Thursday, April 30, 2020

Weekday Devotion With Pastor Chris

In 1838, Bass Reeves was born into slavery in Crawford County, Arkansas.  He and his family were owned by a state legislator named William Steele Reeves.  When Reeves moved to Paris, Texas, eight years later, Bass was part of that move.  And when the Civil War broke out fifteen years after that, Bass was sent along to serve Reeves’ son, Colonel George Reeves, as part of the Confederate Army.

     At some point during the war, Bass escaped to Indian Territory; a region ruled by five Native American tribes in what today is Oklahoma.  He learned the customs and language of at least two of the tribes in the years that followed, but after the 13th Amendment abolishing slavery was passed in 1865, Bass Reeves returned to Arkansas, where he married and began to raise a family.

     About ten years later, U.S. Marshal James Fagan heard about Reeve’s background and recruited him to be one of 200 deputy marshals brought in to calm a growing crisis in the Territory.  Countless outlaws had taken refuge there and were creating all kinds of chaos.  Bass Reeves, at  6 feet 2 inches, and with his knowledge of the terrain and language along with his shooting skills (acquired during the Civil War) was a natural choice.  He became the first black deputy U.S. marshal west of the Mississippi.

     Over the course of his career, Reeves earned a formidable reputation. He was fiercely dedicated to his position, and demonstrated extraordinary integrity throughout his years of service.  There was no way to shake him off, no way to bribe or compromise him.  At times he would disguise himself or create a backstory in order to get close enough to make an arrest.  Ultimately, he is said to have arrested more than 3,000 people and killed another 14 in duels, and all this without sustaining a single gun wound (although at different points both his hat and belt were hit).

     Reeves was removed from his position in 1907, when Oklahoma gained statehood. Under state law, an African-American was not allowed to serve as a deputy marshal.  He died three years later.  However, many of the fugitives that he had arrested were sent to the Detroit House of Corrections, and it is biographer Art T. Burton’s thesis that it was Reeves with his strong moral compass and countless adventures who served as the basis for the Lone Ranger; introduced to the world by a Detroit radio station in January of 1933.

     There is a heroic quality to Reeves’ story.  Others might have been embittered by the experience of slavery.  Who would have blamed them?  But somehow Reeves was able to rise above that.  He became a man of great personal integrity, committed to what was right and best even to the point of arresting his own son who had murdered his wife.  He made a difference in this world, and a difference in the lives of those who knew him.  Today, there is a wonderful statue of Bass Reeves in Fort Smith, Arkansas.

     It is tempting, sometimes, to throw up our hands in defeat.  There are days when it would be easy to feel stuck or defeated; held back by circumstance or by our past.  But the God we worship is One to whom all things are possible: the same God who brought the slaves out of Egypt; the same God who led them across the Red Sea; the same God who provided through forty years in the wilderness; and the same God who came to us in Jesus Christ.  Bass Reeves was able to break free from slavery and become a great hero of the West.  Who knows what we might accomplish as we place our lives in the hands of this loving and all-powerful God?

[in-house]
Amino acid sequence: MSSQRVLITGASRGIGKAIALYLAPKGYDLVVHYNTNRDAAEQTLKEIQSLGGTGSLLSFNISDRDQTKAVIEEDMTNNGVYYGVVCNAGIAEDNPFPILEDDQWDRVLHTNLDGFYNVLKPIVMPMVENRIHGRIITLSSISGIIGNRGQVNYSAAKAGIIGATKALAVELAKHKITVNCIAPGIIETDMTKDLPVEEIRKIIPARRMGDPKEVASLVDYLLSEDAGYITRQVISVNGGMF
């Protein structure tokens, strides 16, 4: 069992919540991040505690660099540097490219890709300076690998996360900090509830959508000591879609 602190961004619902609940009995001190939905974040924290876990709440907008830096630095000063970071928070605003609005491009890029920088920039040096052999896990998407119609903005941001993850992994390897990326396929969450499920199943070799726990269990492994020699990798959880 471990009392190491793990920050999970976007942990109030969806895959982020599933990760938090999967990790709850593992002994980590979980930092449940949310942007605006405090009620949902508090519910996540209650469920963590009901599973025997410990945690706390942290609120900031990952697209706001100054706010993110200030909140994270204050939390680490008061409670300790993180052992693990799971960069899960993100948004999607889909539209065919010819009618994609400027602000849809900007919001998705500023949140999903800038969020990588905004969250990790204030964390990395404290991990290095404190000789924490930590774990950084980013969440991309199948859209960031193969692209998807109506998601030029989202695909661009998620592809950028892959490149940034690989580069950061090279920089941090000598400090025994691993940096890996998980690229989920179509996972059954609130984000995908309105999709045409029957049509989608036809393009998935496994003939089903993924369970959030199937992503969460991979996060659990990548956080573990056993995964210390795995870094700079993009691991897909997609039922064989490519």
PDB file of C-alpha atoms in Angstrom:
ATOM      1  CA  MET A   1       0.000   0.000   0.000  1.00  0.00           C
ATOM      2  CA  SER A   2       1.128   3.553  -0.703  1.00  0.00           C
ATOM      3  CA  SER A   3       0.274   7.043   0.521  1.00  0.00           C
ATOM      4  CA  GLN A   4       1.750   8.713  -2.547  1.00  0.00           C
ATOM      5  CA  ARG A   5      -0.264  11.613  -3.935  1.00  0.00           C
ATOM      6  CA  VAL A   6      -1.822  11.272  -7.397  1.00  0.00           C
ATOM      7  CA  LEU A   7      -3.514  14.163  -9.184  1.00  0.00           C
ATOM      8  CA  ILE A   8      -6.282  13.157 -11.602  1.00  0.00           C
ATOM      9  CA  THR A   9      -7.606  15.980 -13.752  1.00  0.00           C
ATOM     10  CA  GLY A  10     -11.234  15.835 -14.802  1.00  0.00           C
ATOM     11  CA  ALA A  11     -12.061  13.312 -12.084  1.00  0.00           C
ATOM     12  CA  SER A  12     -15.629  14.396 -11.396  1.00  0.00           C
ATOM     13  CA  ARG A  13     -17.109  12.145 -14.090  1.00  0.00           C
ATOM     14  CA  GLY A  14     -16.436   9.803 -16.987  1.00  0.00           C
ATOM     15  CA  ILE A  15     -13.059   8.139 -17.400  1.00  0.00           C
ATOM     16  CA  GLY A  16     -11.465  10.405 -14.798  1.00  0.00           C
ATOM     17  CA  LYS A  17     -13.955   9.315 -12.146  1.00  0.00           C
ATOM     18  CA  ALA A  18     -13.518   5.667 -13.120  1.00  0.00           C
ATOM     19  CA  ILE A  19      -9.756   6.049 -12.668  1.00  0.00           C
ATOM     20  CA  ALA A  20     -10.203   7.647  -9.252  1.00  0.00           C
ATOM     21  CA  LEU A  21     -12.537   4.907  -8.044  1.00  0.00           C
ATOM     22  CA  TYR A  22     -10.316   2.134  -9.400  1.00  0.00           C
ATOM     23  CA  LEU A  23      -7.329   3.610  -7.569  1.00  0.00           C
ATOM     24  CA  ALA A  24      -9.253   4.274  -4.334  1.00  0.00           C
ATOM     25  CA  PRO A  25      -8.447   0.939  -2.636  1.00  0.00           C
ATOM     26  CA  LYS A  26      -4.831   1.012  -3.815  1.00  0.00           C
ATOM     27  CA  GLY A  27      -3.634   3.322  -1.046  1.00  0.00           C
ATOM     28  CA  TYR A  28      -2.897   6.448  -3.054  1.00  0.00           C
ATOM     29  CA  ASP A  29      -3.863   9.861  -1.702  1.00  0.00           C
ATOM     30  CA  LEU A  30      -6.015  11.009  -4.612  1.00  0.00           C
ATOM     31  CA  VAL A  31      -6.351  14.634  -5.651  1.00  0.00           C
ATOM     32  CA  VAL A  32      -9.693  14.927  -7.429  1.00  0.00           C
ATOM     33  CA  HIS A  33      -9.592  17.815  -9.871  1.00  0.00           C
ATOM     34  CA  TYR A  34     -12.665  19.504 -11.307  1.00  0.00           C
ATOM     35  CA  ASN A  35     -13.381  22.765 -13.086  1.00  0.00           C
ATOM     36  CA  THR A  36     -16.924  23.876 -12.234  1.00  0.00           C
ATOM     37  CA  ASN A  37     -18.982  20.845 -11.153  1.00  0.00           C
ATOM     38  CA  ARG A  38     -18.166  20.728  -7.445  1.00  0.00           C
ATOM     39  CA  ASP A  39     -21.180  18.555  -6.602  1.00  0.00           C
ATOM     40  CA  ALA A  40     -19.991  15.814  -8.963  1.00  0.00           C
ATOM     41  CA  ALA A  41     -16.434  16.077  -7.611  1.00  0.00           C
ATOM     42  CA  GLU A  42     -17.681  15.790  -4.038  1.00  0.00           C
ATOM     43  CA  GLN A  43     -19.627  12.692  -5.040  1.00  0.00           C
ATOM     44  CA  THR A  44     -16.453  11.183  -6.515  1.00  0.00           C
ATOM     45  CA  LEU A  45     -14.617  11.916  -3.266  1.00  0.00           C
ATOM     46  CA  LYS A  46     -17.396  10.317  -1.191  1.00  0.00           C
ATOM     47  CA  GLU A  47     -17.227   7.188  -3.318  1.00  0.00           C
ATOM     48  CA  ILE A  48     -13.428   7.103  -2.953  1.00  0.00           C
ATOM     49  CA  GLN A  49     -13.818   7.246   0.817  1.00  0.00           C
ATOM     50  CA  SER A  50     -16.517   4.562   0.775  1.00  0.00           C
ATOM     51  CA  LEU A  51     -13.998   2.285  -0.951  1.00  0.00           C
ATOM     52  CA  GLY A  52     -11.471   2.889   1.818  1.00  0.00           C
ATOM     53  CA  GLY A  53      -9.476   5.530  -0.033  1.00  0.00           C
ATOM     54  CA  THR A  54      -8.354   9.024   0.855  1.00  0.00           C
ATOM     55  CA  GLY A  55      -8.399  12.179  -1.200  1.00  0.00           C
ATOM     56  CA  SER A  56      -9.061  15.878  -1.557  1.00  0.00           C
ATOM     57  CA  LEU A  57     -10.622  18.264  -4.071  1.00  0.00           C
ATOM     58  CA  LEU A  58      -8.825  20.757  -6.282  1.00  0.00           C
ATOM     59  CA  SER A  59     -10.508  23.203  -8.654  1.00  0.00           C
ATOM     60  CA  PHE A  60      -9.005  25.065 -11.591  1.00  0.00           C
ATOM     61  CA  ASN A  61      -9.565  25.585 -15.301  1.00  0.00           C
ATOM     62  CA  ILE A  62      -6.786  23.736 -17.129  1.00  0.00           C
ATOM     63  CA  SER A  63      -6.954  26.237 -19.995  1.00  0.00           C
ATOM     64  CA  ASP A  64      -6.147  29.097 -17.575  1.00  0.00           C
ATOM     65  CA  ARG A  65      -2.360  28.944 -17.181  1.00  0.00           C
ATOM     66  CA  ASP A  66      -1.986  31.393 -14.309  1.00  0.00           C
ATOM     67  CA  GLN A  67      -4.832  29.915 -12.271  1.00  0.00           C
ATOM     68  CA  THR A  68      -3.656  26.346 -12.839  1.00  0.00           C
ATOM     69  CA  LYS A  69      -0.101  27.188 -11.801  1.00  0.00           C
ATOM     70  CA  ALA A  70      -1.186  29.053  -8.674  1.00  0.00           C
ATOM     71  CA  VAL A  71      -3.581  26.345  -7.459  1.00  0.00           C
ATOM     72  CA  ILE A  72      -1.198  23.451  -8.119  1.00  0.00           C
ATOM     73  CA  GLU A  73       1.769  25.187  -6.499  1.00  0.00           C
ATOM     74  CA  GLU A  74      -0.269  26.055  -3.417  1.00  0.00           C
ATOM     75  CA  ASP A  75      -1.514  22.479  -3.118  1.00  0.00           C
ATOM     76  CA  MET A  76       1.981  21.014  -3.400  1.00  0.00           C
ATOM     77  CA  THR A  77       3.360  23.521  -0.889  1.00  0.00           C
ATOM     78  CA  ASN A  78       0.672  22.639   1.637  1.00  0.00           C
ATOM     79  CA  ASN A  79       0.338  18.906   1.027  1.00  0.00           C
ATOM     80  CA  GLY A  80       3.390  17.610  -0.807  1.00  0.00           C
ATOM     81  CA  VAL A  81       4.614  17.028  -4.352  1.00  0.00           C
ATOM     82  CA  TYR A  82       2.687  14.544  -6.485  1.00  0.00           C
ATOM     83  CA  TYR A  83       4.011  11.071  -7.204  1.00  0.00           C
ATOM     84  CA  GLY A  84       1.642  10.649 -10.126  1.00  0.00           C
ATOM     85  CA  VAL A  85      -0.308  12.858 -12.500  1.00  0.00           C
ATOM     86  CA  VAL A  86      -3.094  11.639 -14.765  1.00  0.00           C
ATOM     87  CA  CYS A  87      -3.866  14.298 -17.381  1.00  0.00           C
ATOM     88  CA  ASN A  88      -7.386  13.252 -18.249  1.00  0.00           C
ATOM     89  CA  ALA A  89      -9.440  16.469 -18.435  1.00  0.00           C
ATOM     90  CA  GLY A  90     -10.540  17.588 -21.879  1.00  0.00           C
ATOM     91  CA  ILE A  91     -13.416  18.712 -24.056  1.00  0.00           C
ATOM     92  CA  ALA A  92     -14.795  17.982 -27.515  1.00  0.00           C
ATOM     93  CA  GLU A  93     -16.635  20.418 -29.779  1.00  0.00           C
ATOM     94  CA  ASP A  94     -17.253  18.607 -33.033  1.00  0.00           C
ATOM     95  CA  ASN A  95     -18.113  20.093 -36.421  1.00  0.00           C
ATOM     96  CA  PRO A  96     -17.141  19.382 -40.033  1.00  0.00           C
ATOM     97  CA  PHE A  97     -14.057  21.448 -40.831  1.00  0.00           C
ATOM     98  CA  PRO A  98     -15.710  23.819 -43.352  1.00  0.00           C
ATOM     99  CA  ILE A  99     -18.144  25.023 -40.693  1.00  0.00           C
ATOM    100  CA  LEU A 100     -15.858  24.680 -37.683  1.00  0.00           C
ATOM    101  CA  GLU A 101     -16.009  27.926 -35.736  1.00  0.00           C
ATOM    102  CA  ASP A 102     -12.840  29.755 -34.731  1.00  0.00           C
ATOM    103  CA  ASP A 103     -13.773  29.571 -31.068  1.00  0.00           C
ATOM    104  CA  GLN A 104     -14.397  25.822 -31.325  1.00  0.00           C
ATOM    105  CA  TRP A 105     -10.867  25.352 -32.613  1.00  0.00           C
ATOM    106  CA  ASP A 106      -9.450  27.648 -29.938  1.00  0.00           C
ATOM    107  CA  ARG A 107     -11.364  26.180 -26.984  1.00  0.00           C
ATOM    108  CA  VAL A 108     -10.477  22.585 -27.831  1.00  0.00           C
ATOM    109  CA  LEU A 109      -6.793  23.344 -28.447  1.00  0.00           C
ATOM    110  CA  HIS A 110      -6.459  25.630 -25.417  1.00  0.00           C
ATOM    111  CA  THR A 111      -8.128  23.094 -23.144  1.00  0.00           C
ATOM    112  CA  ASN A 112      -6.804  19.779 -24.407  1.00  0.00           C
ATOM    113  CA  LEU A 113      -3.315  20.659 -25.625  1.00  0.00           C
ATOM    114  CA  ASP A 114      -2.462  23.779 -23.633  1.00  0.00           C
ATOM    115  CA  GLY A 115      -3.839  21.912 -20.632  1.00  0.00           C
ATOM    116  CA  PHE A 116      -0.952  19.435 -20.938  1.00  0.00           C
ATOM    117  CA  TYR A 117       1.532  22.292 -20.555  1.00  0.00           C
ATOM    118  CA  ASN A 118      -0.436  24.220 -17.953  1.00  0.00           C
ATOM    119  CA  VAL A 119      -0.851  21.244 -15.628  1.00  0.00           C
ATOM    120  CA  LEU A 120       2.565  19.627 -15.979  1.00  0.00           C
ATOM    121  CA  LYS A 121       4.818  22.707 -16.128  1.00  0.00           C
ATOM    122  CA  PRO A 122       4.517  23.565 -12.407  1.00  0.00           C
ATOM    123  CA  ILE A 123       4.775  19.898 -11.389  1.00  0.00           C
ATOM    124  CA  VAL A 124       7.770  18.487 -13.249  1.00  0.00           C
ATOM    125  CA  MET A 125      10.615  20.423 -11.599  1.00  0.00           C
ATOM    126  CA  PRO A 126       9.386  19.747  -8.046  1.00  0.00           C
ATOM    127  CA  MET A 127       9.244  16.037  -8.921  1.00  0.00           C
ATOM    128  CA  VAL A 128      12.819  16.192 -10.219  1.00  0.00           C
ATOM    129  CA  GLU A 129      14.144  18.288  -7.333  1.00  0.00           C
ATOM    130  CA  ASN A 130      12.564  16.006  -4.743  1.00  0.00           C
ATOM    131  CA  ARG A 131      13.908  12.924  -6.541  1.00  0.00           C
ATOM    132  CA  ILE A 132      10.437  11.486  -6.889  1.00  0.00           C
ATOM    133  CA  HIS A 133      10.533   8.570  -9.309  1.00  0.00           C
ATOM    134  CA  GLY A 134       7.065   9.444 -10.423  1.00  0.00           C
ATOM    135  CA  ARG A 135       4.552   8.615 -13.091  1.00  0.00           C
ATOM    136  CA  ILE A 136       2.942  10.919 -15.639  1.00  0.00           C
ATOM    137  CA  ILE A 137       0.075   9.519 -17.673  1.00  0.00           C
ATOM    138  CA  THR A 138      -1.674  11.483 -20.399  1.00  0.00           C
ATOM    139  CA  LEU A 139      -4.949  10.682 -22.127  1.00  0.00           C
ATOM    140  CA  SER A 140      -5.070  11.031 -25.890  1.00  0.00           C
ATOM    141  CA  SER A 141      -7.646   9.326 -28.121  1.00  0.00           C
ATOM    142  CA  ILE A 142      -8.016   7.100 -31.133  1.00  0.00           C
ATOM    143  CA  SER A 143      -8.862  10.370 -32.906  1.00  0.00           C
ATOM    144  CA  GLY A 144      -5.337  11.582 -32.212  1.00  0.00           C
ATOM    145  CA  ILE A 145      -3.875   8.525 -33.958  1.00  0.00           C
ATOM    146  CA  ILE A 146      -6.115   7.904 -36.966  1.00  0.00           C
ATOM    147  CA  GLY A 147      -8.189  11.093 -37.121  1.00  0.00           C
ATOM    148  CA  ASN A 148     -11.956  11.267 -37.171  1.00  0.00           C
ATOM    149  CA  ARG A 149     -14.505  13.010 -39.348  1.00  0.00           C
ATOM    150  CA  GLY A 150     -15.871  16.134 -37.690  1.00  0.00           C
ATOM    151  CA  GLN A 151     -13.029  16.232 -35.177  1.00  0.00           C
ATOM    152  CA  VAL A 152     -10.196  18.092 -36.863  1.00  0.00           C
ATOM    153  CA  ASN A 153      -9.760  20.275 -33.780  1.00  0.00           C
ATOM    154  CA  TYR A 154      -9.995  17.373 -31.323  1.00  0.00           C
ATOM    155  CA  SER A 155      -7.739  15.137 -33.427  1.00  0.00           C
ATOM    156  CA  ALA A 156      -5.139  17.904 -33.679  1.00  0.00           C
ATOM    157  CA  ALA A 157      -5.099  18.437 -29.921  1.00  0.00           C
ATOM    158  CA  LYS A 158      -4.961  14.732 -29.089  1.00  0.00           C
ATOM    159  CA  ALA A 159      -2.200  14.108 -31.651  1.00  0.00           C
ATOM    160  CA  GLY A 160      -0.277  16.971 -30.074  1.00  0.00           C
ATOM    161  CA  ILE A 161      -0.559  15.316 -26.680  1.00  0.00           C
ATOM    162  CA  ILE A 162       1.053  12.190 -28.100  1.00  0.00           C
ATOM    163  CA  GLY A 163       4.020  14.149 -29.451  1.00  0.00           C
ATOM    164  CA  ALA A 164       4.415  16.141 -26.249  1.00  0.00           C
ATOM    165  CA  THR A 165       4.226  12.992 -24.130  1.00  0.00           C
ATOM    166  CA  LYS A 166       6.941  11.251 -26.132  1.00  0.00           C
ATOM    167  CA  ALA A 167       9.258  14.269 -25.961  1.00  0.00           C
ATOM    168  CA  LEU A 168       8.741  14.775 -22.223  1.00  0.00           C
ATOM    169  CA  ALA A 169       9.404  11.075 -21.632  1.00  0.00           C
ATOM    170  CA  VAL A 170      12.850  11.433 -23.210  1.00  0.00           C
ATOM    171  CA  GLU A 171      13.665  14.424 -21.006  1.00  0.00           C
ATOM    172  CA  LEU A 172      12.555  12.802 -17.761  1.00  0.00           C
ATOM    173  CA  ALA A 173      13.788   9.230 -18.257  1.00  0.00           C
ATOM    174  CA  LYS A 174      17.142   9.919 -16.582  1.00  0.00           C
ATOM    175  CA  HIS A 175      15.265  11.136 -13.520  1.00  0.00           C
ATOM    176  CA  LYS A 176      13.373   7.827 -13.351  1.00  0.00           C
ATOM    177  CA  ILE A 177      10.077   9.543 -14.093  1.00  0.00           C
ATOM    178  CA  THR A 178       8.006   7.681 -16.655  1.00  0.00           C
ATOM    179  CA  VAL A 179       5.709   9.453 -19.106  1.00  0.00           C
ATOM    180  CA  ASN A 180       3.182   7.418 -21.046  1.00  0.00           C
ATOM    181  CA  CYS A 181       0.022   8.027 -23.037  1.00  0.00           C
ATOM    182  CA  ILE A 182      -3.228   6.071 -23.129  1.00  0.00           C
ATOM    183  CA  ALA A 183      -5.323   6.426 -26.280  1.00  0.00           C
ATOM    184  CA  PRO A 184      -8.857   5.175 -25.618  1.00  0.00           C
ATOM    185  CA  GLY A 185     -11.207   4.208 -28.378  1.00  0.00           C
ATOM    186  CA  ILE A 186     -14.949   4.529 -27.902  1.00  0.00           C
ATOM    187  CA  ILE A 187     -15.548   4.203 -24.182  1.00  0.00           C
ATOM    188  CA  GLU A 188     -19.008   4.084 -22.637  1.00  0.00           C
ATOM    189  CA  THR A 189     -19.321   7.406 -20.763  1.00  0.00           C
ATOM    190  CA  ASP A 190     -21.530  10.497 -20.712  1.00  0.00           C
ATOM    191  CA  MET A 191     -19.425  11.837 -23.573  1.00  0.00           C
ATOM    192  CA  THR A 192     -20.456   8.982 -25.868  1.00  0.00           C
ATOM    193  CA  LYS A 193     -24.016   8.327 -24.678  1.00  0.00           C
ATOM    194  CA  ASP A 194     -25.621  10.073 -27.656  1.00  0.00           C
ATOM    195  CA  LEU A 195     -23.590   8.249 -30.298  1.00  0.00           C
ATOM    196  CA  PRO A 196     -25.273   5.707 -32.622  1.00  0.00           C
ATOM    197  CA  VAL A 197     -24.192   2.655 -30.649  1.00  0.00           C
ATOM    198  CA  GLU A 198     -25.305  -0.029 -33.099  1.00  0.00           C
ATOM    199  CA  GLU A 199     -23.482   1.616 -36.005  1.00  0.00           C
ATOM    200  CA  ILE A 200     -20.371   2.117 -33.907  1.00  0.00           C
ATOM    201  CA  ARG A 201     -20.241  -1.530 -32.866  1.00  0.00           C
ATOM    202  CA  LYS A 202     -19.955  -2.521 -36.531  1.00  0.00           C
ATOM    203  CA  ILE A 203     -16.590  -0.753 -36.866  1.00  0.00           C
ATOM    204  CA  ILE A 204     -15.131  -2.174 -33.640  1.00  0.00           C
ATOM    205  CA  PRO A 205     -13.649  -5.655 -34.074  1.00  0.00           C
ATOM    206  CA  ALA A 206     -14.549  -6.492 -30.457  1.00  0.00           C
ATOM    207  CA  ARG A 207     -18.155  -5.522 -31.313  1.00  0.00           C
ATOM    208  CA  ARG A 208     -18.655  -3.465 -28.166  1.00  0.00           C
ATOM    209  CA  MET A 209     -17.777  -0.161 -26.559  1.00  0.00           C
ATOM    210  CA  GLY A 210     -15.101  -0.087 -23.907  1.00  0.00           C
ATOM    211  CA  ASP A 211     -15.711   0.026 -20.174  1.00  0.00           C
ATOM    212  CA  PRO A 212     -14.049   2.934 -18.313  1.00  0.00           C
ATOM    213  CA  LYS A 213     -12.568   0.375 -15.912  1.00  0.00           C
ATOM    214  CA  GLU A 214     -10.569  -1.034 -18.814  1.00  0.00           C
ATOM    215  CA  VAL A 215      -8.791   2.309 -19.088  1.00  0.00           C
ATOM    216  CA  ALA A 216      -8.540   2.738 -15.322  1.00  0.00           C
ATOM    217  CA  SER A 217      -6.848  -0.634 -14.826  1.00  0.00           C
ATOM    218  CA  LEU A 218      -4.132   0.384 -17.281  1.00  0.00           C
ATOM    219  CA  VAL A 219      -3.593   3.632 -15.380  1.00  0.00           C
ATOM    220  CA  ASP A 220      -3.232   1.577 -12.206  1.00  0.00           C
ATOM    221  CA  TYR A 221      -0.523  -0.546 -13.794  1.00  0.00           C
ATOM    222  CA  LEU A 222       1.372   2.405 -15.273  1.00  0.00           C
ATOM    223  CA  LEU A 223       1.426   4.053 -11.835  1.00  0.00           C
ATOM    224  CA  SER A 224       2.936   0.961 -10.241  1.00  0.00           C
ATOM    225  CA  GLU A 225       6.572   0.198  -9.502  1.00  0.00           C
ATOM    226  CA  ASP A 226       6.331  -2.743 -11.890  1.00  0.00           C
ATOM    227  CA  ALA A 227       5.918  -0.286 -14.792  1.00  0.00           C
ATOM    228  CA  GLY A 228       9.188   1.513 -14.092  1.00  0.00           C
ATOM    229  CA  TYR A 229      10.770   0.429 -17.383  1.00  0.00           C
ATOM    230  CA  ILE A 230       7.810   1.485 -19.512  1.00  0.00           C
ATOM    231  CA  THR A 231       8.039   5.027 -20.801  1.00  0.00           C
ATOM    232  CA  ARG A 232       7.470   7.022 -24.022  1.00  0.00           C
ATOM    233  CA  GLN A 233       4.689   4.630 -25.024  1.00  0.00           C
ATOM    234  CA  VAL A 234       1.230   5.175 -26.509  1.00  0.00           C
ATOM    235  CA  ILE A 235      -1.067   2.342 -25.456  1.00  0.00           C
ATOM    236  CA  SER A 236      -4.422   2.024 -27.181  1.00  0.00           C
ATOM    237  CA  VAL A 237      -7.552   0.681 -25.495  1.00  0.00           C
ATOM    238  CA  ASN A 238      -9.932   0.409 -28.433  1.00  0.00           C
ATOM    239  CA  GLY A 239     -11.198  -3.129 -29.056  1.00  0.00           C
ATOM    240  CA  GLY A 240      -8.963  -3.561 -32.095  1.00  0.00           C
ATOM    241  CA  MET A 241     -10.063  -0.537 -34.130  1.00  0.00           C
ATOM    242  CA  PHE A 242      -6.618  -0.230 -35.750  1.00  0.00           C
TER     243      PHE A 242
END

“I sought the Lord, and he answered me, and delivered me from all my fears.  Look to him, and be radiant, so your faces shall never be ashamed.  This poor soul cried, and was heard by the Lord, and was saved from every trouble.  The angel of the Lord encamps around those who fear him, and delivers them.” (Psalm 34:4-7)

Wednesday, April 29, 2020

Weekday Devotion WithPastor Chris

I have the great good fortune to be married to a wonderful preacher.  This past Sunday, Bonnie spoke of a trip we made last summer to the United Kingdom, and our encounter there with the Rosetta Stone in the British Museum.

     The Stone is 3’ 8” high, 2’ 5.8” wide, and some 11” thick.  It is a fragment of a larger stone that is believed to have been about 6½ ' tall.  It weighs approximately 1,680 pounds, and it bears three inscriptions: one in Ancient Egyptian using hieroglyphs (used for religious and monumental purposes); the second in the Demotic script (used for business and literature); and the third in Greek (used by Egypt’s administrators following Alexander the Great’s conquest one hundred and thirty five years before).  All three are versions of the same decree which was issued in Memphis, Egypt in 196 BCE. 

     It is thought that the stone was originally displayed in an Egyptian temple until the 4th century CE when the temple was destroyed.  Later, it was used as building material to construct a fortress wall for the Ottoman Empire near the village of Rosetta.  There it remained, stuck in that wall, until 1799, when Napoleon’s army was looking for building materials of its own.  One of Napoleon’s officers, a French engineer named Pierre-Francois Bouchard, noticed an irregular slab of stone sticking out of one of the old walls.  Seeing the three scripts inscribed upon it, he immediately realized the stone’s historic value and reported it to Napoleon himself.

     The Rosetta Stone offered the first Ancient Egyptian multi-lingual text recovered in modern times, and it aroused widespread public interest with its potential to decipher hieroglyphic script.  No one had ever been able to translate hieroglyphs before.  Lithographic copies and plaster casts of the stone immediately began circulating among European museums and scholars.